The Gospel that Includes the Baptism that Includes

Then Philip began to speak, and starting with this scripture, he proclaimed to him the good news about Jesus. As they were going along the road, they came to some water; and the eunuch said, “Look, here is water! What is to prevent me from being baptized?” Acts 8:35-36

Acts 8 tells the story of an Ethiopian, an official in the court of the queen, who was returning home following a trip to Jerusalem. On his trip, the official encountered Philip, on of the seven Christians chosen in Acts 6 for oversight of the Greek-speaking church.

What first caught my attention was this: Philip proclaimed the good news about Jesus to someone who knew nothing about it. The Ethiopian then immediately asked to be baptized.  It seems to imply that that Christian baptism was part of Philip’s story of good news.

Well, yes, but as I dug into the text I found that there is even more to the story.

The official is reading – aloud, as was the custom – from the book of Isaiah, whom he acknowledges as a prophet. One might think, then, that he is a Jew returning from a pilgrimage to Jerusalem. (The nature and existence of a Jewish community in Ethiopia from ancient times is a topic for another day.) The thematic element of God’s people serving in foreign courts recurs frequently in the scriptural texts. However, the text never clearly states that the man is Jewish. Rather, the text emphasizes his foreignness, and it describes him as a eunuch.

The Law, in Deuteronomy 23:1, prohibits those who have been emasculated from entering the “assembly of the Lord.”

The reasons for the exclusion are unclear. Among the possibilities:

  • The assembly, like the priesthood, is a form of offering to God, and under the Law of Moses offerings should be free of blemish.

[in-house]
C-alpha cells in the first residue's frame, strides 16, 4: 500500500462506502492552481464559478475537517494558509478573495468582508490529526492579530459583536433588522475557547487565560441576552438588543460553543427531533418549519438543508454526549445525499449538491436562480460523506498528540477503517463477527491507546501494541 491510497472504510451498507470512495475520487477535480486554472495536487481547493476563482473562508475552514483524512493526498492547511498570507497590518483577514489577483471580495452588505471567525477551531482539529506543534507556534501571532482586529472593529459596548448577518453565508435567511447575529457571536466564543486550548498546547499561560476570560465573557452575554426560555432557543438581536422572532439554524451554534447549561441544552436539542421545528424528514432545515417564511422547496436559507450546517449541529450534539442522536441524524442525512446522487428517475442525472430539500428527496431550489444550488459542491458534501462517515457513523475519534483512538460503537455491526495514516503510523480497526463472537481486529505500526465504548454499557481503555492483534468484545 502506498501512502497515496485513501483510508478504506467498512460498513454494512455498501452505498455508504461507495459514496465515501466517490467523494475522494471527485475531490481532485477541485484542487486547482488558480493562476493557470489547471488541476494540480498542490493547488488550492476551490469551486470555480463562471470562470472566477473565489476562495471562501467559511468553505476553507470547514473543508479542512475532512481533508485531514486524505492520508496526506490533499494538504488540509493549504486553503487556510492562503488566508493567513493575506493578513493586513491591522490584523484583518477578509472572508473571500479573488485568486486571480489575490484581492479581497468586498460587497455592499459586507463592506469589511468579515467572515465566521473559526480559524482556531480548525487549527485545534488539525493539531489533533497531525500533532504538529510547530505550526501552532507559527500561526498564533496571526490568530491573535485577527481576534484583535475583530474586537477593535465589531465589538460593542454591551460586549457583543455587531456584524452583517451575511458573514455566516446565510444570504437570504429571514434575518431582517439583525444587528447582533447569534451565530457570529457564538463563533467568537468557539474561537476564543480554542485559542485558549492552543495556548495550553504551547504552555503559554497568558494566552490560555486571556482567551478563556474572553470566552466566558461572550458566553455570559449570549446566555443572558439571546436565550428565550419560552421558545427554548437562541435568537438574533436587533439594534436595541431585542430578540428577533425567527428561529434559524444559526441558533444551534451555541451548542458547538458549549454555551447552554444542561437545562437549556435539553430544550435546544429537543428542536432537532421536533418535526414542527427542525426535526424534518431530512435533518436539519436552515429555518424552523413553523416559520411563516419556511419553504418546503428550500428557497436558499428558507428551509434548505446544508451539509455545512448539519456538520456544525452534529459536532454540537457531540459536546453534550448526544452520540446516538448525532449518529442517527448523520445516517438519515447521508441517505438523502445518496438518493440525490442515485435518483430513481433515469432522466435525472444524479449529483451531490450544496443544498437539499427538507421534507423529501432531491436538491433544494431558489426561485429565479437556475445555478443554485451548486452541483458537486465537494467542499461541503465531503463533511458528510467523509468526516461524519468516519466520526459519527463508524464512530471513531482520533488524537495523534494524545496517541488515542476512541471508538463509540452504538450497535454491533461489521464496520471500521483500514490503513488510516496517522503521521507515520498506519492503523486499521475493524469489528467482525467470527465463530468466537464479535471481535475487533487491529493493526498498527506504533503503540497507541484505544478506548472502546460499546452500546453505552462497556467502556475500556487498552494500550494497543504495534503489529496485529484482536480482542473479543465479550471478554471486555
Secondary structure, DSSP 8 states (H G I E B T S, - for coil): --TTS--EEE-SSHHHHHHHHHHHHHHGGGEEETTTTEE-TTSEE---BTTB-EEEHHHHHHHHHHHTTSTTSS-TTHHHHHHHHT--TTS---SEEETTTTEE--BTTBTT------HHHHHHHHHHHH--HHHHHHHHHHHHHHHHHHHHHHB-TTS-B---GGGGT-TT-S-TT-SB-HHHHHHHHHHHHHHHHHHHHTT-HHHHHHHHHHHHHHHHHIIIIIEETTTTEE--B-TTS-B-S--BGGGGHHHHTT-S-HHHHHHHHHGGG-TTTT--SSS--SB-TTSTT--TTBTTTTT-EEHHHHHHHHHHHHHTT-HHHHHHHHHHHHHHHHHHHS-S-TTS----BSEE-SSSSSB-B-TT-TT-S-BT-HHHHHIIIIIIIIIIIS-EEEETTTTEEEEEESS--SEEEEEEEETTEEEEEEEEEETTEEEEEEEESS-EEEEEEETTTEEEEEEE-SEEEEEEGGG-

• The eunuch could not father children who could take possession of the inheritance of land bestowed by the Lord, and thus were not a link in the land-and-progeny covenant from one generation to the next.
  • The association of eunuchs with foreign royal or cultic practices that Israel rejected.

There may be other possibilities as well. The author of Deuteronomy is not at all interested in explaining.

The word “assembly” is קָהָל (qahal) in Hebrew and ἐκκλησία (ekklesia) in the ancient Greek translation of the Old Testament known as the Septuagint.

The “assembly” is a subset of “all Israel.” One commentary identifies the assembly as “all those adult males who are enfranchised to make decisions, participate in cultic activities and serve in the military of Israel.” Whatever its extent or purpose, eunuchs and certain foreigners could not be members.

The prophet Isaiah, however, envisioned a day when eunuchs and foreigners would become fully functioning members of the people of God. In Isaiah’s prophecy, covenant faithfulness is a better marker of holiness than physical perfection or national purity. And this is good news for those who had been excluded by the Law’s demands. In Isaiah 56:3-7, the prophet writes: